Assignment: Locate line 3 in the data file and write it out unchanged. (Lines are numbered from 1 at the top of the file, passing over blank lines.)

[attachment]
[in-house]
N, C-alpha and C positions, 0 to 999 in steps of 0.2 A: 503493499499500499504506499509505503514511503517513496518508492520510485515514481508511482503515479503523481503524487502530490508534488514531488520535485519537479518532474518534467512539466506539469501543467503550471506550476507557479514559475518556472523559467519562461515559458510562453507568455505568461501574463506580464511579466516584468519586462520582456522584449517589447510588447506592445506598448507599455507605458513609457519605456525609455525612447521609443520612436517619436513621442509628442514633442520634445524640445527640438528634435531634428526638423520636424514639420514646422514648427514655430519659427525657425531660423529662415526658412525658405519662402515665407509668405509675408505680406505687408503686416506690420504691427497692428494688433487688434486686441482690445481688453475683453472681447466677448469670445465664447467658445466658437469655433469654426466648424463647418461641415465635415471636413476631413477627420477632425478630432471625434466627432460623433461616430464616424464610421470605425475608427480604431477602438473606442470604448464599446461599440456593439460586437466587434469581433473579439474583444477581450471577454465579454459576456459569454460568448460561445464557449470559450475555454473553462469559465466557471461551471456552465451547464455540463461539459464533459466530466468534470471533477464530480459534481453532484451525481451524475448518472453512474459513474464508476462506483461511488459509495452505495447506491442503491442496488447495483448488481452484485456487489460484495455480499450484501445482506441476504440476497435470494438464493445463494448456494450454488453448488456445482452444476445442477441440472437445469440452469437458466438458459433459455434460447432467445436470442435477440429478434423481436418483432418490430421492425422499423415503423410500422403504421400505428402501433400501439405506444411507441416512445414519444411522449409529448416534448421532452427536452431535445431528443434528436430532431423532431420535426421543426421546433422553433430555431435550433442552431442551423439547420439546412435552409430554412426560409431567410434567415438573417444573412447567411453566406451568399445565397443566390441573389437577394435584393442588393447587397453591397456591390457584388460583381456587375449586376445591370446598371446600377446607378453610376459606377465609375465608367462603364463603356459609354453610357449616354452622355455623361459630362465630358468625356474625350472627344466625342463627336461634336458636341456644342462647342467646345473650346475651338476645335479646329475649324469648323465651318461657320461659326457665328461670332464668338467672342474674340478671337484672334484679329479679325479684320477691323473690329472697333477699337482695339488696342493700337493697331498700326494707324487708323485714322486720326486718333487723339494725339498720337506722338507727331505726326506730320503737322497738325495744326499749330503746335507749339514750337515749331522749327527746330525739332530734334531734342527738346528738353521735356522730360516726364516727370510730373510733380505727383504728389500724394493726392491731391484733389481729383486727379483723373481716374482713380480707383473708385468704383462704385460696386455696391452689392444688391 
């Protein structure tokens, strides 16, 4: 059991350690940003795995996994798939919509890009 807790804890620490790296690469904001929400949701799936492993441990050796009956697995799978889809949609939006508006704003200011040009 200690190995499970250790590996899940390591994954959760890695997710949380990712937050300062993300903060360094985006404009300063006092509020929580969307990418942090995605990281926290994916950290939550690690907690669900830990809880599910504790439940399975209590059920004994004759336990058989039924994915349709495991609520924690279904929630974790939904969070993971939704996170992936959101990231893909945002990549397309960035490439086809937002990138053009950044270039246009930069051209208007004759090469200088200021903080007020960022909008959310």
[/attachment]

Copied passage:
């Protein structure tokens, strides 16, 4: 059991350690940003795995996994798939919509890009 807790804890620490790296690469904001929400949701799936492993441990050796009956697995799978889809949609939006508006704003200011040009 200690190995499970250790590996899940390591994954959760890695997710949380990712937050300062993300903060360094985006404009300063006092509020929580969307990418942090995605990281926290994916950290939550690690907690669900830990809880599910504790439940399975209590059920004994004759336990058989039924994915349709495991609520924690279904929630974790939904969070993971939704996170992936959101990231893909945002990549397309960035490439086809937002990138053009950044270039246009930069051209208007004759090469200088200021903080007020960022909008959310």